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reviews

66
Based on 12 Reviews
critic reviews (10)
fan reviews ( )
  • 88
    Roger Ebert Chicago Sun-Times

    What makes the film involving is that it doesn't depend on the mechanical resolution of the plot, but on the close observation of its effects on these distinctive characters. show more

  • 75
    New York Post

    Both Venice and Bouquet are photographed to ravishing effect, and like the city, Judith is meant to suggest something trapped into being a fantasy for others. show more

  • 75
    Lawrence Toppman Charlotte Observer

    For much of the film, Jérémie comes off as sullen, then unsettled, then just creepy. Yet at the end, as he struggles to start over, he engages our pity. show more

  • 75
    Bill Weber Slant Magazine

    The layered, character-driven drama may subvert expectations of a sunny Venetian noir, but observes its five principal characters with a probing, egalitarian eye. show more

  • 63
    Ty Burr Boston Globe

    Everyone is equal parts emotional victim and villain in Unforgivable, an elegantly rambling Franco-Italian affair about the ways we do each other wrong while trying to do each other right. show more

  • 60
    Stephen Garrett Time Out New York

    While Unforgivable stays true to this approach, its disparate souls feel too scattershot to be interwoven into a meaningful narrative tapestry. show more

  • 83
    Lisa Schwarzbaum Entertainment Weekly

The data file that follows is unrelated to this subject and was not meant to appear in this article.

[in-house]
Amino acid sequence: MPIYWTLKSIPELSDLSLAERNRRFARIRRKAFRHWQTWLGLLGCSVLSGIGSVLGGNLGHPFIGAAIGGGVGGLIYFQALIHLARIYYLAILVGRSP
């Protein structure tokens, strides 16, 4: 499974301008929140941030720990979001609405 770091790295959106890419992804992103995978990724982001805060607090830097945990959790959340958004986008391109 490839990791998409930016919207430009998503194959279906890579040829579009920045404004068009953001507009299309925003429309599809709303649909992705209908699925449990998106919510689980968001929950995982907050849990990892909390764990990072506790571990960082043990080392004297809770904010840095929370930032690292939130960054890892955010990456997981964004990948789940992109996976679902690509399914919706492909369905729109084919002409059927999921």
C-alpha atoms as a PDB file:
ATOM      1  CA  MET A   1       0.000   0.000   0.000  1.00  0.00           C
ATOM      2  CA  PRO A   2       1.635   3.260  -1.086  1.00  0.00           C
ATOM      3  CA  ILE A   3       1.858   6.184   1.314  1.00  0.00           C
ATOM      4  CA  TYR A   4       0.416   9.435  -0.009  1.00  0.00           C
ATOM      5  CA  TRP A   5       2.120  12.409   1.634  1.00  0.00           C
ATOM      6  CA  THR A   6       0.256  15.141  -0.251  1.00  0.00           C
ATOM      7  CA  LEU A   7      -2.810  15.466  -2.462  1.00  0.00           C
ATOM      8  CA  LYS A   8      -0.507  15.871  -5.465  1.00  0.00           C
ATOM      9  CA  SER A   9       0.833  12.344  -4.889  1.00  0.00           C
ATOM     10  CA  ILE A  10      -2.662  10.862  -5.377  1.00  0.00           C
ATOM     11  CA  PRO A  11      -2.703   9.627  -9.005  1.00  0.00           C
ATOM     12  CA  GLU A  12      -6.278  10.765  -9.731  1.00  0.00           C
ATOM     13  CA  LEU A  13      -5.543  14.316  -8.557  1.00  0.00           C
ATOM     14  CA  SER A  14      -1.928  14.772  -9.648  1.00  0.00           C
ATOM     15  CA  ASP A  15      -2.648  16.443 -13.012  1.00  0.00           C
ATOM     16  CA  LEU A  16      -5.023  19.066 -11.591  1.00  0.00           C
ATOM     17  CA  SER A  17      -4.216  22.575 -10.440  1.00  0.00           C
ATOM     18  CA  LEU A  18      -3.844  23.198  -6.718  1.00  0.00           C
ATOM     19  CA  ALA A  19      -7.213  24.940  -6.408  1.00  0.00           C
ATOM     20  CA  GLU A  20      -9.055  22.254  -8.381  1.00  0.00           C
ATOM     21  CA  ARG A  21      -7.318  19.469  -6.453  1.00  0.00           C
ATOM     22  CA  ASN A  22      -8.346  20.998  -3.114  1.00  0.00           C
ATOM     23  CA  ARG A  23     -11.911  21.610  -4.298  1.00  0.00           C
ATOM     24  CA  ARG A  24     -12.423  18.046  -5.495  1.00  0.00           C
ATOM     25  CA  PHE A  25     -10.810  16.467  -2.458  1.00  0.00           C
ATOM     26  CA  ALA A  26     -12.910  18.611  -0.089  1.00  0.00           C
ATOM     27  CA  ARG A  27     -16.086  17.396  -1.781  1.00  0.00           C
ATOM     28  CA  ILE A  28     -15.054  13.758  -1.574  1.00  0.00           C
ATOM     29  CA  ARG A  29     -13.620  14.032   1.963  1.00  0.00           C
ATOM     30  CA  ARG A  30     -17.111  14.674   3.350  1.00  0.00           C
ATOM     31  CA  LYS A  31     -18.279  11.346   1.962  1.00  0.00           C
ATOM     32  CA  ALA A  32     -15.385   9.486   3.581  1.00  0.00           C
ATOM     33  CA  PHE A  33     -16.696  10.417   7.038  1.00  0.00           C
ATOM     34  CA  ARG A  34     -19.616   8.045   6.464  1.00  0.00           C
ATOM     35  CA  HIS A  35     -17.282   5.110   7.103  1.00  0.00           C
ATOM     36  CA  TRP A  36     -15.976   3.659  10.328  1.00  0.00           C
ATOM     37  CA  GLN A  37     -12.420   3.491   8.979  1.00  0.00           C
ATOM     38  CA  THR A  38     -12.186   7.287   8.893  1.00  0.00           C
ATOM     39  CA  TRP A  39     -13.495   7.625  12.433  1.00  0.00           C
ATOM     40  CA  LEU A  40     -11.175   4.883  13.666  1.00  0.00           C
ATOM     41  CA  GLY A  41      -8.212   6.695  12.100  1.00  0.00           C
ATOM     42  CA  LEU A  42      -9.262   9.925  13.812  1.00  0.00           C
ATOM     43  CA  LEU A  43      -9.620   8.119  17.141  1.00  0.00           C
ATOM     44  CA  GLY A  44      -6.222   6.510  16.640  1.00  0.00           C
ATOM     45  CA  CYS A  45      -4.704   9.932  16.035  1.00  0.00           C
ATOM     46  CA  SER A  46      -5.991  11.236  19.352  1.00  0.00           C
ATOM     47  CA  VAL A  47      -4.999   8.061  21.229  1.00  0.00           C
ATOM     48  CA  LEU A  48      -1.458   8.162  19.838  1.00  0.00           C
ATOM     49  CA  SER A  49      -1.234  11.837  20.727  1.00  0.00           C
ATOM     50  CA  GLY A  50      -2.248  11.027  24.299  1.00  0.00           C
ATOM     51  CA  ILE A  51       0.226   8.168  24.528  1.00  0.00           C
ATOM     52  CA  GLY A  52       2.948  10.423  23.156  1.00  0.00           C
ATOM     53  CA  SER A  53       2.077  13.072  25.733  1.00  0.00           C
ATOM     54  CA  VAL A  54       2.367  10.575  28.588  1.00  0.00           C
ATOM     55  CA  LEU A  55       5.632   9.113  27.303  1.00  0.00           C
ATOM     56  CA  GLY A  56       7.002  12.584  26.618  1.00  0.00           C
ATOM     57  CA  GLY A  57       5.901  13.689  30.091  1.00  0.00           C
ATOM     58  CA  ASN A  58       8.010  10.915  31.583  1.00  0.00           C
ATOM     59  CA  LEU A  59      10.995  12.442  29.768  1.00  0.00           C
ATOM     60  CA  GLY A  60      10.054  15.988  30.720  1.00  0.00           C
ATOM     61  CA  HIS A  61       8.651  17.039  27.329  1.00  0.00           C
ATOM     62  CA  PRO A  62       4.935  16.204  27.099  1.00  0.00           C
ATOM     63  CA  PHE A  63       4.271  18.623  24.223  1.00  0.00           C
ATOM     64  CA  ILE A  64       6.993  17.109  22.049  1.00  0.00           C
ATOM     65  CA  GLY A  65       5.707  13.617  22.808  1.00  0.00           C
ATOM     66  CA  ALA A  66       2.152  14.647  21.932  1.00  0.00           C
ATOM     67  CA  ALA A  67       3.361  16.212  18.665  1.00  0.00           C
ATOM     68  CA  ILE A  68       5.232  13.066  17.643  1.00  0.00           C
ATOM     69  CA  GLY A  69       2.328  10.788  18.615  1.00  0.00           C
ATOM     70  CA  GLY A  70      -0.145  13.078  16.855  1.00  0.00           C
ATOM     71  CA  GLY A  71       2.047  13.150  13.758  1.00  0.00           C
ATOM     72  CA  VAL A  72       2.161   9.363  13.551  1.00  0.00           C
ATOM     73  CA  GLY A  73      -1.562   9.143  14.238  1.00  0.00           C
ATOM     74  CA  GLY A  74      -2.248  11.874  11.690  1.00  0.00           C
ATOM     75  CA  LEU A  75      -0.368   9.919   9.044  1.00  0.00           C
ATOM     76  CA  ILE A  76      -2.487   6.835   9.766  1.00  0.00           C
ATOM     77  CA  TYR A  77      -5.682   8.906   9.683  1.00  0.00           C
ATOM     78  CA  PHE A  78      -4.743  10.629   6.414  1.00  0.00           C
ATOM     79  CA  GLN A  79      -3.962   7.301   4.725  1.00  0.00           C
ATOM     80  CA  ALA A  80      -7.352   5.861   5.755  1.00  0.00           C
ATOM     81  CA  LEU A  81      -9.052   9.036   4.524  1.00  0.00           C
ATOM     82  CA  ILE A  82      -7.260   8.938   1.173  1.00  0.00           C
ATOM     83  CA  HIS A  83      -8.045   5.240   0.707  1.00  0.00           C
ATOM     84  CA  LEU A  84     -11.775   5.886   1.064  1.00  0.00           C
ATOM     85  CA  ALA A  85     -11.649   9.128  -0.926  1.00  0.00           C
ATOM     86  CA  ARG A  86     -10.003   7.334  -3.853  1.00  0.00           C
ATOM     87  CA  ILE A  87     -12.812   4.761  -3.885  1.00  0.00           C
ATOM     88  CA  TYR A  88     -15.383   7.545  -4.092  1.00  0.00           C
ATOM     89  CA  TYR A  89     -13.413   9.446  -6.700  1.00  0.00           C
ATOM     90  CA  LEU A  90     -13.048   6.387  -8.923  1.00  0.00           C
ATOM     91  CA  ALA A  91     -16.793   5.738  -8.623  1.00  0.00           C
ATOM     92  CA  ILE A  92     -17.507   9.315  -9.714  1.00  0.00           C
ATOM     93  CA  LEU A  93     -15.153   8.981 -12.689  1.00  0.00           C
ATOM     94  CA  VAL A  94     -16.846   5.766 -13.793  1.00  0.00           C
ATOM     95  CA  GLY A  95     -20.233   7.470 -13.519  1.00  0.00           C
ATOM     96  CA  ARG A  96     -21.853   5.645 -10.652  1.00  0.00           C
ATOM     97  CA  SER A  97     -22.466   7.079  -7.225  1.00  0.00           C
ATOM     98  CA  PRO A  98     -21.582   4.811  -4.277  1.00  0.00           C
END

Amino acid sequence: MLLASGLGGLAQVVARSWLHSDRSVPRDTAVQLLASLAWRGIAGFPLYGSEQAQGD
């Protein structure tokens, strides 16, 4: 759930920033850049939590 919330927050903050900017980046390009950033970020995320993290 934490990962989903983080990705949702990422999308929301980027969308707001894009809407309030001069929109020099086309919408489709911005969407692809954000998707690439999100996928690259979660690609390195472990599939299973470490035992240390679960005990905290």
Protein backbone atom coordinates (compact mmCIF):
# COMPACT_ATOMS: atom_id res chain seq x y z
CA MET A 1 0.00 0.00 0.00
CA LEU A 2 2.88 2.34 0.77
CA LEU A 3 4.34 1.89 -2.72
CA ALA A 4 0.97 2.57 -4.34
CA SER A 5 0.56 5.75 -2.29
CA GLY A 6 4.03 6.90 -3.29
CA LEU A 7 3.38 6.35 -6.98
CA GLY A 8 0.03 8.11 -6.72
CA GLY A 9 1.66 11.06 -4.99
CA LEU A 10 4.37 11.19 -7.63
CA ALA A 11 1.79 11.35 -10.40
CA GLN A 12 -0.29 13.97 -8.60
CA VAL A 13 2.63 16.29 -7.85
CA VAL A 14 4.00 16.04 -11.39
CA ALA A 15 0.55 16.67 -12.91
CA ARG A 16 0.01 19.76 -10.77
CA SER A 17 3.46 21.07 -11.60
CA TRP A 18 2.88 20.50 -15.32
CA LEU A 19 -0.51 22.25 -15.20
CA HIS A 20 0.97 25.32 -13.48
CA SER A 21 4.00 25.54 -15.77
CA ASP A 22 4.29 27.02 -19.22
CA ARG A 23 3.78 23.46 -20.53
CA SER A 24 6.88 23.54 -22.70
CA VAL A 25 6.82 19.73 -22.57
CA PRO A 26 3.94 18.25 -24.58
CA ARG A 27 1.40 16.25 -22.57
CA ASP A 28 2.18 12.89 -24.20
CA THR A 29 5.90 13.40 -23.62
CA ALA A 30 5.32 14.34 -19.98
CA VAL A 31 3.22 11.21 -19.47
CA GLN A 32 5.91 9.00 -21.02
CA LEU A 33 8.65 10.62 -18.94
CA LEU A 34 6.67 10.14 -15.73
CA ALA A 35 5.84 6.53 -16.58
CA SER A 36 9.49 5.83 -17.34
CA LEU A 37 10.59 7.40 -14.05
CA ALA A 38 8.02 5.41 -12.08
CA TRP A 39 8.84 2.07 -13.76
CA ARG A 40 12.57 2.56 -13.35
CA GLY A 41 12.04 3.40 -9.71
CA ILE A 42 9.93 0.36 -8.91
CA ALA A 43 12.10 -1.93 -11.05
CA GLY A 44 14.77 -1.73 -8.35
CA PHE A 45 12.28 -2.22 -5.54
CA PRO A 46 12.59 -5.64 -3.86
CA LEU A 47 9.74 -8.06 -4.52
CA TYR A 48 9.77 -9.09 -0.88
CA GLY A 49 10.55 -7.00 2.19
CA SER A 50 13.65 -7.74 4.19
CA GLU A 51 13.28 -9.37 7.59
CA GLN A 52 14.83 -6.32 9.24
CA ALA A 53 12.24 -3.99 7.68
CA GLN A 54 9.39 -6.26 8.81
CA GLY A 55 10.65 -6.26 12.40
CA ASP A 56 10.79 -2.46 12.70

In his elliptical and somewhat loopy drama about the slipperiness of love at any age, French filmmaker André Téchiné uses the sight of scudding motorboats on the waterways around workaday Venice as a visual reinforcement of time as a river. show more

  • 70
    Kenneth Turan Los Angeles Times

    Téchiné is a restless director, a fastidious storyteller who is not interested in what less adventurous movies have to say about human relationships. He wants to dig deeper, even if the results aren't always clear. show more

  • 60
    Manohla Dargis The New York Times

    Unforgivable isn't one of Mr. Téchiné's greatest achievements, but it's engrossing even when its increasingly populated story falters, tripped up by unpersuasive actions, connections and details. show more

  • 50
    Village Voice

    It's some kind of monster of romanticized antiromanticism, filleting and exalting its characters, cheating and rewarding its breathless audience. The closest the film gets to a thesis is this shoulder-shrug torpedo: "People do things like that without knowing why." show more

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